Kenneth Pobo



Some go to Lourdes,
others to the Ganges—
I go to Bette Davis,
offer a boozy prayer.
She may not answer. Angels
pester her for an autograph.
Heaven’s boring. Peace-weary
God counts on her
to spice things up.
Right now I’m going

through a difficult love affair—
Ron’s never seen a Davis film.
How can he be thirty-five
and not have seen All About Eve?
Dear Bette, can this love be saved?
Maybe I should consider it
tepid water in my bathtub.

You had four husbands,
are now 109 years old. Unroll
your celluloid wisdom. Break
your light onto me
before the final reel.






Cardboard blocks the cold aching
through uncaulked windows. I may
never go outside again. Work, an Ace
Bandage wrapped too tight. In Micah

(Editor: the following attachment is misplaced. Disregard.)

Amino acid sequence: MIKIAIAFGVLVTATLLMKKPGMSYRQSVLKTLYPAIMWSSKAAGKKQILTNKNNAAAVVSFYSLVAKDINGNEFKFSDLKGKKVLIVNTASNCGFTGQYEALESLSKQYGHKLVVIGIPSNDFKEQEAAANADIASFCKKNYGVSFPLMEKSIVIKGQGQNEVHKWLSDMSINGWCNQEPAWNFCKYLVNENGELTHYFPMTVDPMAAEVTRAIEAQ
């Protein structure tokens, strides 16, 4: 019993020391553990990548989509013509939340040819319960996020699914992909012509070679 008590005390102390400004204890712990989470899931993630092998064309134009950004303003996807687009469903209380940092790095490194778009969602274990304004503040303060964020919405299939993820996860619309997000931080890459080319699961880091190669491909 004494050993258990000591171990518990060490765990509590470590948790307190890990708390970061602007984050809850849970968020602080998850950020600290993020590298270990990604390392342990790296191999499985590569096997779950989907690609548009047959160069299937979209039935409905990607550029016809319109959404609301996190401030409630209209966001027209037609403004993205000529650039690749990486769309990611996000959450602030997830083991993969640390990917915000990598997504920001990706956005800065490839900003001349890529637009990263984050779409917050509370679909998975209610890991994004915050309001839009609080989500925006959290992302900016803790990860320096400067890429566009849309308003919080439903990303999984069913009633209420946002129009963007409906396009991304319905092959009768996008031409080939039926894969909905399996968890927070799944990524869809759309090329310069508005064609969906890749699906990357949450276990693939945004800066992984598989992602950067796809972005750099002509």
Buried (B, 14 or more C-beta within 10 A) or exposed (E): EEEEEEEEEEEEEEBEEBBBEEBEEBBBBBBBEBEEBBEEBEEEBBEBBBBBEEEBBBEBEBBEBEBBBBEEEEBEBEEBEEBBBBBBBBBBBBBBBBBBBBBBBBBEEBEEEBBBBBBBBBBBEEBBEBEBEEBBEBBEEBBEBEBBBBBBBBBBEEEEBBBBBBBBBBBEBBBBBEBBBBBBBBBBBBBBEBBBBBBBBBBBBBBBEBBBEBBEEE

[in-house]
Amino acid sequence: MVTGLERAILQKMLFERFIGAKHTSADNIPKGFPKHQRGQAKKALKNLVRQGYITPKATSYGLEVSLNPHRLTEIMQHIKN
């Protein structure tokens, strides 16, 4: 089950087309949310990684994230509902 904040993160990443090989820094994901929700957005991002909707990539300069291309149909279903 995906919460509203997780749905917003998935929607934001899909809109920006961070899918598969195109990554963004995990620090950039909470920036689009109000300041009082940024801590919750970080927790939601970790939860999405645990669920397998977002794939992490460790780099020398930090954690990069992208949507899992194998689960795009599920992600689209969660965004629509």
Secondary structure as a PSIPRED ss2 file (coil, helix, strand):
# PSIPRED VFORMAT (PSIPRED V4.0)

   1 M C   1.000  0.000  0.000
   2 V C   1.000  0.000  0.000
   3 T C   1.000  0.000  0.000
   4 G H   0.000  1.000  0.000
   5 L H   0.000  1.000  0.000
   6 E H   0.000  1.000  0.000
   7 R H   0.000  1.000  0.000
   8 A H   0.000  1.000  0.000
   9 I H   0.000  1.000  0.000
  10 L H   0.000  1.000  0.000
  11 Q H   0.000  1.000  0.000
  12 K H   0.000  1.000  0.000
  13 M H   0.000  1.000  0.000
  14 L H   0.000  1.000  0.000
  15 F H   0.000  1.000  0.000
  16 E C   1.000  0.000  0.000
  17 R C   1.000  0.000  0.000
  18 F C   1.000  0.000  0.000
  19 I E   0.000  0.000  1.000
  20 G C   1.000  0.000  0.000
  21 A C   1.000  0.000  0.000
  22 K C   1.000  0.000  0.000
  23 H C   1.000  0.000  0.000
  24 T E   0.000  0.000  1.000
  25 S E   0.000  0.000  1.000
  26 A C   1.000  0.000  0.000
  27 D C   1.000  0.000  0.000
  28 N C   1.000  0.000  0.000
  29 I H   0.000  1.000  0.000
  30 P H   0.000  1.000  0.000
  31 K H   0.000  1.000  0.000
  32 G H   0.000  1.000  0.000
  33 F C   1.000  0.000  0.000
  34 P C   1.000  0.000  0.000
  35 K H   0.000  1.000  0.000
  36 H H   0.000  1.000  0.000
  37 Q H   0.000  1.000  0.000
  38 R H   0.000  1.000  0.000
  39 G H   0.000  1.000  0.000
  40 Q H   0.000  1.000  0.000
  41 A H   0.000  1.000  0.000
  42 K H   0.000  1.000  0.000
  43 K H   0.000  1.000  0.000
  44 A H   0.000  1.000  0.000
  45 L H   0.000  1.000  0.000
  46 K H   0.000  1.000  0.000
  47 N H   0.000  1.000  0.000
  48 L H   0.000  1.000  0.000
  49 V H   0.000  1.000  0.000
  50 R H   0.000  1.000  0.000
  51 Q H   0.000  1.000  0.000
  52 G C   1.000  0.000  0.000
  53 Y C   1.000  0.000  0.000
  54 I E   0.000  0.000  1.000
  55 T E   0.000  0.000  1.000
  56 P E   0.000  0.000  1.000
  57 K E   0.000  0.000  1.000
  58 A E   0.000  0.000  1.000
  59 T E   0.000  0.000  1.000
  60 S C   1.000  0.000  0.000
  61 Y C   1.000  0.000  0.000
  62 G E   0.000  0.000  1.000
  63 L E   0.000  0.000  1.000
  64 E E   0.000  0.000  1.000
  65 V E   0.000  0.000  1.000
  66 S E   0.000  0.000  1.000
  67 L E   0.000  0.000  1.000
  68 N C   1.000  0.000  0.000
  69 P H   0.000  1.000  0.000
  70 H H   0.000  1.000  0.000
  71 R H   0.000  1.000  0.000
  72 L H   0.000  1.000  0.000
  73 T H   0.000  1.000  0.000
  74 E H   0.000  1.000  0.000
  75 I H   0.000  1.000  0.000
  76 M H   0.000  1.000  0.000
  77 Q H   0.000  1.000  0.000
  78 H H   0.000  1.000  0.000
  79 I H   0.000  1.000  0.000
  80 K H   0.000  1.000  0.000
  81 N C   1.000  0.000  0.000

most everyone believes in do, do, do.
Keep doing. Be doing.
Eat yourself full of clocks
and puke up lost time. We call it

our way of life, go to work,
then strap on heavy parachutes
of sleep, fall and fall, finally
hit the ground. Up

at 5:30, we face the cold,
a boss made of rutabagas
shaking his thickly rooted hand
before we even shut the car door.



Ken Pobo

Kenneth Pobo has a new book of prose poems forthcoming from Clare Songbirds Press called The Antlantis Hit Parade.  In addition to MockingHeart Review, his work has appeared in: Hawaii Review, Nimrod, Mudfish, The Queer South Anthology (Sibling Rivalry Press), and elsewhere.  He and his husband await the return of the hummingbirds to southeastern Pennsylvania.